Yesterday The Economist highlighted the lessons that Uganda’s liberal refugee policy can have for other countries.
Uganda is host to more than 1 million refugees from countries such as South Sudan and the DRC. The government gives refugees a plot of land and lets them work. As the article says, “the refugees boost local businesses and act as a magnet for foreign aid”. Many Ugandans therefore see them as a benefit, not a burden.
The article notes the work of Alexander Betts (Professor of Forced Migration and International Affairs, RSC) and Paul Collier (Professor of Economics and Public Policy, Blavatnik School of Government, University of Oxford) “who argue that rich countries should pay other ‘havens’ to open their labour markets, as Uganda has”, with the result being a ‘triple win’, for refugees, for host countries, and for rich countries to which refugees may otherwise go.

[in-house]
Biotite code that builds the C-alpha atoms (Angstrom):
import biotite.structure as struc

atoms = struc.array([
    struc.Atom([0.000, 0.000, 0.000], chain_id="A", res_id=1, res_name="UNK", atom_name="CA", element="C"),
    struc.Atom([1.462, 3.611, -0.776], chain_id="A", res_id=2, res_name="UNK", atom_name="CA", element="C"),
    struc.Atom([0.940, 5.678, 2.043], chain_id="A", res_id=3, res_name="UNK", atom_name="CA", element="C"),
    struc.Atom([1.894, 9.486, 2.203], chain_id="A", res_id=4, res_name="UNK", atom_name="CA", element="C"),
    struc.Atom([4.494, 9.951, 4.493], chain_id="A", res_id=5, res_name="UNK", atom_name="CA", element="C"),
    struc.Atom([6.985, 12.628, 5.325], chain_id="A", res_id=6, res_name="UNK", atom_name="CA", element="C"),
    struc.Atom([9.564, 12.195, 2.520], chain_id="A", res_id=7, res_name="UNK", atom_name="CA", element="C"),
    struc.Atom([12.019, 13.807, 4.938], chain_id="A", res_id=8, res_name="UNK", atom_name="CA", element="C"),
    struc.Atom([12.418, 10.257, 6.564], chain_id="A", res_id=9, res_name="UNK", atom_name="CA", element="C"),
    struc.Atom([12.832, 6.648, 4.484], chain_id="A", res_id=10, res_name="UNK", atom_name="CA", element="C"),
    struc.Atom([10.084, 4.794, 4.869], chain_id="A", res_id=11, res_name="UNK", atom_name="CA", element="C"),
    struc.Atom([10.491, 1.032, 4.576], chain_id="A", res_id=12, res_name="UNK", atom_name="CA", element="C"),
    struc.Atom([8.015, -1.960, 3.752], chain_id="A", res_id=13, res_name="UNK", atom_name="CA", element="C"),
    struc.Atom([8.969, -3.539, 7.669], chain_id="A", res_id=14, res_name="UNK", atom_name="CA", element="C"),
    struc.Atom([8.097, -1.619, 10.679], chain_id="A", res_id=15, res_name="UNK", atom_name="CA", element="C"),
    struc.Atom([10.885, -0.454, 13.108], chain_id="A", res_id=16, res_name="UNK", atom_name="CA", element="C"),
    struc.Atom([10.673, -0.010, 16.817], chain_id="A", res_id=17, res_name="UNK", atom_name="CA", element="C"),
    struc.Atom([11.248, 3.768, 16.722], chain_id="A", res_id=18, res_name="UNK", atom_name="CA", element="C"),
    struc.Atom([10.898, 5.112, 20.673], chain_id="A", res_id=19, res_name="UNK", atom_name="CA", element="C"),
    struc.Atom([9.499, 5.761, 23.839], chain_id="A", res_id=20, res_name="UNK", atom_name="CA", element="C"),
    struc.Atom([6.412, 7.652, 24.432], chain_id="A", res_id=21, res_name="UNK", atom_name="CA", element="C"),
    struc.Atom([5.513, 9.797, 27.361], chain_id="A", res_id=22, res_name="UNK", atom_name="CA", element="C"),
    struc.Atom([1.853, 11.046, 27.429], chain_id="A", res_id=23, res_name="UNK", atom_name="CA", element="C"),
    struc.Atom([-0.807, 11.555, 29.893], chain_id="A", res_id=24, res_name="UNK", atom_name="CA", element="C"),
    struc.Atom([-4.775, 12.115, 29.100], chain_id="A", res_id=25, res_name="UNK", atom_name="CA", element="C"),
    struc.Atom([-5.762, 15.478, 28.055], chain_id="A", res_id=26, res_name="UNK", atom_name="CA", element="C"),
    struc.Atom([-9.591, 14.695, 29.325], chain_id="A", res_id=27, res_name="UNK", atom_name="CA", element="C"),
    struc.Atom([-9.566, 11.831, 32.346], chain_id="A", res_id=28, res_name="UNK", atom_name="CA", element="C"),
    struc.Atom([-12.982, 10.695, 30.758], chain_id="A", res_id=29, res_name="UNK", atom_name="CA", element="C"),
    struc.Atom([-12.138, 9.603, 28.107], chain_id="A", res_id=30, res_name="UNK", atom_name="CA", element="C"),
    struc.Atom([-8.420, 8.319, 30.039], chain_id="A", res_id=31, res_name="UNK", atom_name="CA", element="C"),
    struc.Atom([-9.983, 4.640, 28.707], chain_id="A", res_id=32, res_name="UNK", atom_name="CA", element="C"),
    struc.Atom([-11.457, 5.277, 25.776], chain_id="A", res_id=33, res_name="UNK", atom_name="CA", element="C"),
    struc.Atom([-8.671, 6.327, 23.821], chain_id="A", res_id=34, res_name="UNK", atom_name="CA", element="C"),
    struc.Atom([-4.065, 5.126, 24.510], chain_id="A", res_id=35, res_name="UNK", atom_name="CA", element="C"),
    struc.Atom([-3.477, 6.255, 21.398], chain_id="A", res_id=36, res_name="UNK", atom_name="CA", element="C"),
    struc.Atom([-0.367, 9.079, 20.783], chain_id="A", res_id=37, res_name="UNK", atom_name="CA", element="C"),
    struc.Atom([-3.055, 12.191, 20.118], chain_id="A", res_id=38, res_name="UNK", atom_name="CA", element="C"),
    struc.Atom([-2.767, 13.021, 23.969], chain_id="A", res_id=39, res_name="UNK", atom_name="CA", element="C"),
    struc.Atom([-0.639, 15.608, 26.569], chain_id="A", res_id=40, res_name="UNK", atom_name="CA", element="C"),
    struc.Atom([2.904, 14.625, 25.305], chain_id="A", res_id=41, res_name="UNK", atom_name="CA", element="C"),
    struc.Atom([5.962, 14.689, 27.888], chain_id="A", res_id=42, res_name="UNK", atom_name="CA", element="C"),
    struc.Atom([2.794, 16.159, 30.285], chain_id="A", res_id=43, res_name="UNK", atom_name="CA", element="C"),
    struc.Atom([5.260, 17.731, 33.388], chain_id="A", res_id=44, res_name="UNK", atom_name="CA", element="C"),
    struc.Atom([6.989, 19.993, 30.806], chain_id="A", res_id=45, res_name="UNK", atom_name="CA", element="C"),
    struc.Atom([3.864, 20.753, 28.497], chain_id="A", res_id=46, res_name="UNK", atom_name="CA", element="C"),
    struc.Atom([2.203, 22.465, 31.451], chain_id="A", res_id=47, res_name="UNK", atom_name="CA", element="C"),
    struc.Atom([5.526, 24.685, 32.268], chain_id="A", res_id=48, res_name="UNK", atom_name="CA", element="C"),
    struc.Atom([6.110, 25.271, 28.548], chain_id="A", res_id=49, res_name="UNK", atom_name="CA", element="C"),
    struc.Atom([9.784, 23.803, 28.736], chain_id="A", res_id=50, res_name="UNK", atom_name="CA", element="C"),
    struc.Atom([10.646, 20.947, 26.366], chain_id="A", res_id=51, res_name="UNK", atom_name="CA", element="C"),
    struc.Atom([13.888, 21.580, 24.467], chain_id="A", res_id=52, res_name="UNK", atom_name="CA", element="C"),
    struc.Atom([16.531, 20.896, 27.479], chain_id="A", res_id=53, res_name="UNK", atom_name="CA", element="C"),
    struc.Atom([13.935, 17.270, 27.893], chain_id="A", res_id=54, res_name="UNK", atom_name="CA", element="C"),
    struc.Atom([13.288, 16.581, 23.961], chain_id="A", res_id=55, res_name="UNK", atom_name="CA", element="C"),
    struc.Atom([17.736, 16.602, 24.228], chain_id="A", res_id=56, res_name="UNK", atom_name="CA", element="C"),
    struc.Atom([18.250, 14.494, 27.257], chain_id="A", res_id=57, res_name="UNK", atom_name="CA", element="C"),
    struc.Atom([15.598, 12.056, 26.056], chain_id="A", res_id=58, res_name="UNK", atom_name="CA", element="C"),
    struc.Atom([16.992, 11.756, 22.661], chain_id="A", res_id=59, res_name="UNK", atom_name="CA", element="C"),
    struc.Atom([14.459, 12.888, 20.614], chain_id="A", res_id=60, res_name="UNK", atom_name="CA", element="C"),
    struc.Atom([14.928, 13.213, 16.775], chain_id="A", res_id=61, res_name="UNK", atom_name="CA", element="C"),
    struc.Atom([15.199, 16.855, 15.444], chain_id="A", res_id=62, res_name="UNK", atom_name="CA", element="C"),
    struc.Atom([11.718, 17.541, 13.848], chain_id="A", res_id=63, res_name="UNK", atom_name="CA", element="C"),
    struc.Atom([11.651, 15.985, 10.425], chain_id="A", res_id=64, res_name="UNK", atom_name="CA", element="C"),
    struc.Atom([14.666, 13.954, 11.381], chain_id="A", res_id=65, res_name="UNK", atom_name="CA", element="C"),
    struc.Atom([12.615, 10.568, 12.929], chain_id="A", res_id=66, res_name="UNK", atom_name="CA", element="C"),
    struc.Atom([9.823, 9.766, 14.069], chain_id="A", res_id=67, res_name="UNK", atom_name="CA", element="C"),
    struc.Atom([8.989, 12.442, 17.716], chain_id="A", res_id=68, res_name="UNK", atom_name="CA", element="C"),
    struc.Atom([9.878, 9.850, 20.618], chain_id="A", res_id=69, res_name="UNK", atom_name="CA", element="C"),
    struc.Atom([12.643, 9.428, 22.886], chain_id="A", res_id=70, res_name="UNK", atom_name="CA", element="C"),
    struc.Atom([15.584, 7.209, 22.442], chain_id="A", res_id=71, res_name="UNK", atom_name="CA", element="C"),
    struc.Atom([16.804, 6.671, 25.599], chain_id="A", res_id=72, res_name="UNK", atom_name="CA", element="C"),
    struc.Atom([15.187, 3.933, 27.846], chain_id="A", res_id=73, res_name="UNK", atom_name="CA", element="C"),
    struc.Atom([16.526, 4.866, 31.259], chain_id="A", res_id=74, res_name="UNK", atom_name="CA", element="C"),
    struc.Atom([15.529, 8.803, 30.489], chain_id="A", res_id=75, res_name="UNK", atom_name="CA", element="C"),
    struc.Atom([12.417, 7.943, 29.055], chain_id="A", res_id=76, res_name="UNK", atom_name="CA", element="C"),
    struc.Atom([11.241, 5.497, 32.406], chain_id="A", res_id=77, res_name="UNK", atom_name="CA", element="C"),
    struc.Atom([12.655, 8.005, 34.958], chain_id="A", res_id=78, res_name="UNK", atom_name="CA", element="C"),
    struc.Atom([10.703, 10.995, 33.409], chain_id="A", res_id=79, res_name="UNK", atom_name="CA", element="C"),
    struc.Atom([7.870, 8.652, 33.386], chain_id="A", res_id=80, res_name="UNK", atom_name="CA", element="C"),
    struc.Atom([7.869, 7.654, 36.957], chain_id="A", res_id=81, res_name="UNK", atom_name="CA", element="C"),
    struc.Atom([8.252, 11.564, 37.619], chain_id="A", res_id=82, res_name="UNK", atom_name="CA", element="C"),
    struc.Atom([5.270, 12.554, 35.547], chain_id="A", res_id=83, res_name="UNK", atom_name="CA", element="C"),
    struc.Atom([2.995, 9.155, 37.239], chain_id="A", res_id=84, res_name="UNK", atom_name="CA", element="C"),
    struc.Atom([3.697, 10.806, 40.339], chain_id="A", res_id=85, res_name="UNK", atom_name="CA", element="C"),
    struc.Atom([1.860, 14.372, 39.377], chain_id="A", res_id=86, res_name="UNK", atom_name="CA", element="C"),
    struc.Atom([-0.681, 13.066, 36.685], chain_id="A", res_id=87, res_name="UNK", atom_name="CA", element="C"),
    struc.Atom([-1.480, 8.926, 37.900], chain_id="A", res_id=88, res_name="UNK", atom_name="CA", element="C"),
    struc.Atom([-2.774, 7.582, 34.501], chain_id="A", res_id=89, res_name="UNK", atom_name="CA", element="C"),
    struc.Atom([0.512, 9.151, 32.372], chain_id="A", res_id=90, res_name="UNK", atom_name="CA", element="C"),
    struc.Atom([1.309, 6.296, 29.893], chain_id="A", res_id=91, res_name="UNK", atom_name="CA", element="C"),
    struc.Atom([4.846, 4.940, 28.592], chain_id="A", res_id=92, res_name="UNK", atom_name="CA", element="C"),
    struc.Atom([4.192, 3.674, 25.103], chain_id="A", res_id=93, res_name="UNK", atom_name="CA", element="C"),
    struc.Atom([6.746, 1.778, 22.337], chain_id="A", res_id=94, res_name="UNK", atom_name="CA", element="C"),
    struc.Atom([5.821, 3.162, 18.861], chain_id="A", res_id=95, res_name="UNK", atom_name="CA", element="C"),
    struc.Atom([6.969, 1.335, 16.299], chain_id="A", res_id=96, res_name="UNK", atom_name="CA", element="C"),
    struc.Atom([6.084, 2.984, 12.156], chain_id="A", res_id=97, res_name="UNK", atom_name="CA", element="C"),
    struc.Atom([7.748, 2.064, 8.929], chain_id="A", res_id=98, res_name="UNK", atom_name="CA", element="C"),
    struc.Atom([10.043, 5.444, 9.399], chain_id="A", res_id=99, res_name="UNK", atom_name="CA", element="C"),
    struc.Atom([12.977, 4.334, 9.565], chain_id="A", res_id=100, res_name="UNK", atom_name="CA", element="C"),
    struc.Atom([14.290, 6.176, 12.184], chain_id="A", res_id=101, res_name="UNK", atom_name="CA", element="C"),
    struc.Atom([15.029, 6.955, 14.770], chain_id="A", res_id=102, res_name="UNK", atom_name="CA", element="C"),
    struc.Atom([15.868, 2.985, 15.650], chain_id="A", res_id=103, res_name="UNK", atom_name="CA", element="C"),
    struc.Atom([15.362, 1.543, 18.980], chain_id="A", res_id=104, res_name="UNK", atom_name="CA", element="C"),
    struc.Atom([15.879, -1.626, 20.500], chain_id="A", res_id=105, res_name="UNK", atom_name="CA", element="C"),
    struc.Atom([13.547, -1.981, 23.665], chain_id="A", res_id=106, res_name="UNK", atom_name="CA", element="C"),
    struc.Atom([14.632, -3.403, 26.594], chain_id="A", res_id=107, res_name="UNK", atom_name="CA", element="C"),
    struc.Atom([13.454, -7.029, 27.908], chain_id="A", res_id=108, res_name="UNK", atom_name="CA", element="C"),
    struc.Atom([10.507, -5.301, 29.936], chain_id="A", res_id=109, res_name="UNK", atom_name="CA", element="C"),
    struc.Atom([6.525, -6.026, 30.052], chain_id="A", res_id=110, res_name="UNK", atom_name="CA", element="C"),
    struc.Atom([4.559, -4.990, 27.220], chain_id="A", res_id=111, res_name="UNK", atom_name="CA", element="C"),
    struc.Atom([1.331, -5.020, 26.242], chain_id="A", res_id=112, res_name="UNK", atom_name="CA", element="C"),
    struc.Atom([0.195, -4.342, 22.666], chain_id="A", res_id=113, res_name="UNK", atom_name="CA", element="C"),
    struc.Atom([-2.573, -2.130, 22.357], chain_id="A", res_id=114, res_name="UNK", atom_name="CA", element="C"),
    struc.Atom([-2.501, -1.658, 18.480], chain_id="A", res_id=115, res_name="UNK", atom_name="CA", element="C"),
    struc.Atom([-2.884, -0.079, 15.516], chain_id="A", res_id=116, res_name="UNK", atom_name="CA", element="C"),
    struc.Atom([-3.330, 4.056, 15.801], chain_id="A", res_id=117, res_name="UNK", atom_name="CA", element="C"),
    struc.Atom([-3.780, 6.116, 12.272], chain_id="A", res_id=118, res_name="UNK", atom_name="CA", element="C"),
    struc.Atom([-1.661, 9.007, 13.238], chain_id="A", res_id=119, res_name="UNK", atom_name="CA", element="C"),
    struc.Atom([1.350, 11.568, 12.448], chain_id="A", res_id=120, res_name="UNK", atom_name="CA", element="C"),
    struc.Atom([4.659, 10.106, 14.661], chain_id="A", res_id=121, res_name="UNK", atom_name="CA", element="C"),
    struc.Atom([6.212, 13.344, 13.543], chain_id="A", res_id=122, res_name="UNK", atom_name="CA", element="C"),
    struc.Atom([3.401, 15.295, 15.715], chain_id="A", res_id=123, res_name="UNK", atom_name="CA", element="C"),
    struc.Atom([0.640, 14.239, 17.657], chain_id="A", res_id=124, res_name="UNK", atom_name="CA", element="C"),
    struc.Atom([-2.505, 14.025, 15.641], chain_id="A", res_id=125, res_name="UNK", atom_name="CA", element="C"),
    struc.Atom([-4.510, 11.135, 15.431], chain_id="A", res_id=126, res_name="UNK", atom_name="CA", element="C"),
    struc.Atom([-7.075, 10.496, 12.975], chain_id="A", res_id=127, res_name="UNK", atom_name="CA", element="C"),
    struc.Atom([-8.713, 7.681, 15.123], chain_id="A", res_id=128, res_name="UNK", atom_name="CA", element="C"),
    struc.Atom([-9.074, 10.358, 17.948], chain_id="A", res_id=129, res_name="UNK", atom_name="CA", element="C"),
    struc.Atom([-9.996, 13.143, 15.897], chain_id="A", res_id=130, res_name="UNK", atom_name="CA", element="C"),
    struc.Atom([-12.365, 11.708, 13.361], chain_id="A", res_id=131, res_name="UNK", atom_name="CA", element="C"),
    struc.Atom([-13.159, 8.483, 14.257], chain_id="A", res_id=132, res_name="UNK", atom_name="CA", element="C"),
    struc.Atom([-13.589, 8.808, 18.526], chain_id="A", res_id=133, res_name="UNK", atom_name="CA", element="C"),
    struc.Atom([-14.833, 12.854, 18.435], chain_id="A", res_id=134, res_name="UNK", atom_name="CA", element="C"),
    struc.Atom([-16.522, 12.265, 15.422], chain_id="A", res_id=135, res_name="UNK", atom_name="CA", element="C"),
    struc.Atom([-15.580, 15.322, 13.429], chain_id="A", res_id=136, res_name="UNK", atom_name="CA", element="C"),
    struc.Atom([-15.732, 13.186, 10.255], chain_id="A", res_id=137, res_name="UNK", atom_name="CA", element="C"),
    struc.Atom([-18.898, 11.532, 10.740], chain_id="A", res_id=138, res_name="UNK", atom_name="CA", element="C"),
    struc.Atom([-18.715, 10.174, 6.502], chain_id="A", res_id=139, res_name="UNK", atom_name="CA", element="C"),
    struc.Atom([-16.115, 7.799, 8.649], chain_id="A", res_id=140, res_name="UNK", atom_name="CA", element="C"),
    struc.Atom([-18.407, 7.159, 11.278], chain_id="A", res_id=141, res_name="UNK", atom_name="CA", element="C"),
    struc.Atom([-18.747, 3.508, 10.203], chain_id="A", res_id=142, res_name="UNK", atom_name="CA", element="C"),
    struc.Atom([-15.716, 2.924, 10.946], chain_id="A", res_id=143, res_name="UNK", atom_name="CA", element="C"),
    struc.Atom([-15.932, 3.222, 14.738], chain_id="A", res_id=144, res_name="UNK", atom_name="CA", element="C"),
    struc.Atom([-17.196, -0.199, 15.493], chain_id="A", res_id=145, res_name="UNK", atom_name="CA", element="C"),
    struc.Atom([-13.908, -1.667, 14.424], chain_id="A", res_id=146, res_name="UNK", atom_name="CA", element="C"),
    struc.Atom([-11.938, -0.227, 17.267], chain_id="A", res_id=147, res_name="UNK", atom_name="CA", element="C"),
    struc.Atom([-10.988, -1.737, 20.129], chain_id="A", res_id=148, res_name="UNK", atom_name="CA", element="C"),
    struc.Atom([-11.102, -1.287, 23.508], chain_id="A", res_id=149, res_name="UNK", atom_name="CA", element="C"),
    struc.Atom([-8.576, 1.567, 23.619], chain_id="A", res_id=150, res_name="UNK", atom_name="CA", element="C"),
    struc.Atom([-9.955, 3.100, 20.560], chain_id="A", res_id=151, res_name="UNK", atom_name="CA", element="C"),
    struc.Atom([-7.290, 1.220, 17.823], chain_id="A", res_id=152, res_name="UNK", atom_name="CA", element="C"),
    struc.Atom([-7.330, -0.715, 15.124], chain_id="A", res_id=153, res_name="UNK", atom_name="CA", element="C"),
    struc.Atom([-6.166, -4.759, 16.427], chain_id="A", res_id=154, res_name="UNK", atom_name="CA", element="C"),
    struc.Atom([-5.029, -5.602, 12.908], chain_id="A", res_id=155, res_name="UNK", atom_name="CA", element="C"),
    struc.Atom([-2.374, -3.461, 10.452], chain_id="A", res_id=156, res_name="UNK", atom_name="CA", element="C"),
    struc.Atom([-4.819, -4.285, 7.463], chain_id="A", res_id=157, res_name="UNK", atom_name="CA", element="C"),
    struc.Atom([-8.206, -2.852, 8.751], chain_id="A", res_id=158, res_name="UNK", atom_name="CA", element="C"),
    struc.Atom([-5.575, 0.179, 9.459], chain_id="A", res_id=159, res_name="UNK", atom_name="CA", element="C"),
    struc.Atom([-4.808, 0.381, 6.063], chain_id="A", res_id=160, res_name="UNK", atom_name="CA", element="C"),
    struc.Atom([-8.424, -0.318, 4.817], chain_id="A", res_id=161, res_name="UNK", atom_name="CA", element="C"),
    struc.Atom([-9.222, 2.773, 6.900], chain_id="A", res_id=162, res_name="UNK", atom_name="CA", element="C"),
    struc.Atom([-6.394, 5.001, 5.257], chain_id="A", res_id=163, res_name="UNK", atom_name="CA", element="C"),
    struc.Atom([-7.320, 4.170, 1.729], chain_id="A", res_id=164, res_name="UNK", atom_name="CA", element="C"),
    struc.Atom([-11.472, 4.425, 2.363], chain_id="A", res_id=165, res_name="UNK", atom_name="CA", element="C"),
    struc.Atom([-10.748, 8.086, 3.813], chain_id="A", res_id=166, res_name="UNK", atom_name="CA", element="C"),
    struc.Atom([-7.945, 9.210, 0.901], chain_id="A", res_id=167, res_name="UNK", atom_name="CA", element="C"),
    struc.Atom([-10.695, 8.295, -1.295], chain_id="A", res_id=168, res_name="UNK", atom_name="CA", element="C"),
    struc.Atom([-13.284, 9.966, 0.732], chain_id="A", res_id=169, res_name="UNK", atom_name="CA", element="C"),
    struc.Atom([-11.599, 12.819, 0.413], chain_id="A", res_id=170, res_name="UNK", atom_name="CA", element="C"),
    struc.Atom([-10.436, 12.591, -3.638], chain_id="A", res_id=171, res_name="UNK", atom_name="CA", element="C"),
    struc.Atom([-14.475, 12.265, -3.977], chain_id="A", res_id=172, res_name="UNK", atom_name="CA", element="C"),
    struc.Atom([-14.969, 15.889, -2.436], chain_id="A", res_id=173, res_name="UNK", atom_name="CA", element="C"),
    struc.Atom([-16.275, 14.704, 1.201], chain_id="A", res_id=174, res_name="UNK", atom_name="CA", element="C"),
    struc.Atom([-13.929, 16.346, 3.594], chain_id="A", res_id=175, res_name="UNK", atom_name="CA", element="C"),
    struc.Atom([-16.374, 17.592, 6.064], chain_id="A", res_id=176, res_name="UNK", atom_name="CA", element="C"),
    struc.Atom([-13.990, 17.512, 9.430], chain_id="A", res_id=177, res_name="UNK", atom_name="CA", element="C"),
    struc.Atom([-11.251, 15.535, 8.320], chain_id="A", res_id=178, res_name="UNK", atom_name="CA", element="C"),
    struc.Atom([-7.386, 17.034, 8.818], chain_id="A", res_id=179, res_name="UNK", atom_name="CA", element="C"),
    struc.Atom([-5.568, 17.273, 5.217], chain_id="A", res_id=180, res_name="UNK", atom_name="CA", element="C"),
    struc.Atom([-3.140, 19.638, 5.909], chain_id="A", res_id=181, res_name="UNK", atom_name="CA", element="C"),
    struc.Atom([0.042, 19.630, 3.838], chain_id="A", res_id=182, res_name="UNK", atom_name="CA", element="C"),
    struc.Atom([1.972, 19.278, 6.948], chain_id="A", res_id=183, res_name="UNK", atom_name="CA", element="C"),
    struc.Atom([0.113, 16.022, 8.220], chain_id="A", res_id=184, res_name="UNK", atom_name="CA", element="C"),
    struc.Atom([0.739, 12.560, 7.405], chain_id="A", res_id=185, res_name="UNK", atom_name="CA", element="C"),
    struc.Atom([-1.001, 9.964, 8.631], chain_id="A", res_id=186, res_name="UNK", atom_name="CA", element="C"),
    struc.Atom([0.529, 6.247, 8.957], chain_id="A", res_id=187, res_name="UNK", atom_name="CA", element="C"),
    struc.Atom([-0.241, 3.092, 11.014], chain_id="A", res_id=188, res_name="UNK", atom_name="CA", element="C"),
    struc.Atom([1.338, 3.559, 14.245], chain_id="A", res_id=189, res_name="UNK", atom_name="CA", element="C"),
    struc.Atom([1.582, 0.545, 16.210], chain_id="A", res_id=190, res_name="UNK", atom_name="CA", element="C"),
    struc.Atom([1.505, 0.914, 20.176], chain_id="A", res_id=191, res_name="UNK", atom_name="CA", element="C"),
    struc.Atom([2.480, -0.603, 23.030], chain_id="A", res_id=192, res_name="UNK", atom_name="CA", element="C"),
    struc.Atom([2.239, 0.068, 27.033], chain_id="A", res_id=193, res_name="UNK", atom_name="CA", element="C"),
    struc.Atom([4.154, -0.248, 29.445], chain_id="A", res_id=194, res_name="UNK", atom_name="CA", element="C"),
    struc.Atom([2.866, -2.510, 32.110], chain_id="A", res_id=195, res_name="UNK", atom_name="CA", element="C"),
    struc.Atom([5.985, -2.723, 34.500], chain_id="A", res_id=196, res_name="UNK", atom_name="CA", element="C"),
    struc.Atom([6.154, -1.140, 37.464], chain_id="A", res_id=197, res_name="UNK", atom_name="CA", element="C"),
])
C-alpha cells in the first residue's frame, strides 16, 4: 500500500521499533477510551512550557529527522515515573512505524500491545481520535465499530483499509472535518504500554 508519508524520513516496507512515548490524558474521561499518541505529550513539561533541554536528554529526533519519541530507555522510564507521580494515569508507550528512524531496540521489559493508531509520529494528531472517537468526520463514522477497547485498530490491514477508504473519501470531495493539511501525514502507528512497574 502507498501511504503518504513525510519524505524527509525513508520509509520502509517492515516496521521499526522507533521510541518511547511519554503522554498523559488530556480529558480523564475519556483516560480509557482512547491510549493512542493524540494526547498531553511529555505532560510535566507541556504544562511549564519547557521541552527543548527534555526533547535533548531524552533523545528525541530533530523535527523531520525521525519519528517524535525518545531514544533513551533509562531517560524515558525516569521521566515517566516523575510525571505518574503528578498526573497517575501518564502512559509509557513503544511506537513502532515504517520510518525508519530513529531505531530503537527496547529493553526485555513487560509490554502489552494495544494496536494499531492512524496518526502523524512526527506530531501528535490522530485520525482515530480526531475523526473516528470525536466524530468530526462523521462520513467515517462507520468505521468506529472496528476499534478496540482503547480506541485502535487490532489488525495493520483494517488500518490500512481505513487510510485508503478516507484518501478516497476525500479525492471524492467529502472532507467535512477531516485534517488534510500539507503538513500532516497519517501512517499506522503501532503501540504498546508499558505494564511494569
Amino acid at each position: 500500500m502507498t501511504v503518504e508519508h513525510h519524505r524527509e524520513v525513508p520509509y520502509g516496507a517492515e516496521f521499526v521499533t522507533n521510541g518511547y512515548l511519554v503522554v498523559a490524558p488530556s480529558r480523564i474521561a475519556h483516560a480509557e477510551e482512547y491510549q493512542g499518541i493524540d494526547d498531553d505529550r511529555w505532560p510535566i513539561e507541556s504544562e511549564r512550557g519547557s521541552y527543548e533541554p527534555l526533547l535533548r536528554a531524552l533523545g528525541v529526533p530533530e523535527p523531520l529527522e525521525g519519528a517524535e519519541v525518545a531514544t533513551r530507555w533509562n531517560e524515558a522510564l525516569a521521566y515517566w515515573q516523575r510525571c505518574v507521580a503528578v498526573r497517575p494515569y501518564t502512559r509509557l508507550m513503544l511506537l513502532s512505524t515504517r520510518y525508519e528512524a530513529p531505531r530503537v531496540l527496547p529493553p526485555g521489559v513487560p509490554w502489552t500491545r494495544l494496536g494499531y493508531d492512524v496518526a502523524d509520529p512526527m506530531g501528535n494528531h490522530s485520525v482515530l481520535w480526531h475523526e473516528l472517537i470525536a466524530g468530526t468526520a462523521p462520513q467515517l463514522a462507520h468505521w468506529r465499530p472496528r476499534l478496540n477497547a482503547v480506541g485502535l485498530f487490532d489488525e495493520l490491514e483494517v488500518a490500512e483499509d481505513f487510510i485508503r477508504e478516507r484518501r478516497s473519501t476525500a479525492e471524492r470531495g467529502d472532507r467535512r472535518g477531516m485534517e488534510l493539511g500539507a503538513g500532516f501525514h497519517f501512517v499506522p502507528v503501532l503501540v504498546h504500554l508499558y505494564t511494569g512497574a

Also mentioned is the Jordan Compact, which Betts and Collier were involved in initiating. Through this Compact the Jordanian government has let refugees work in certain sectors, in exchange for assistance from the EU, the World Bank, and Britain.
Read the article here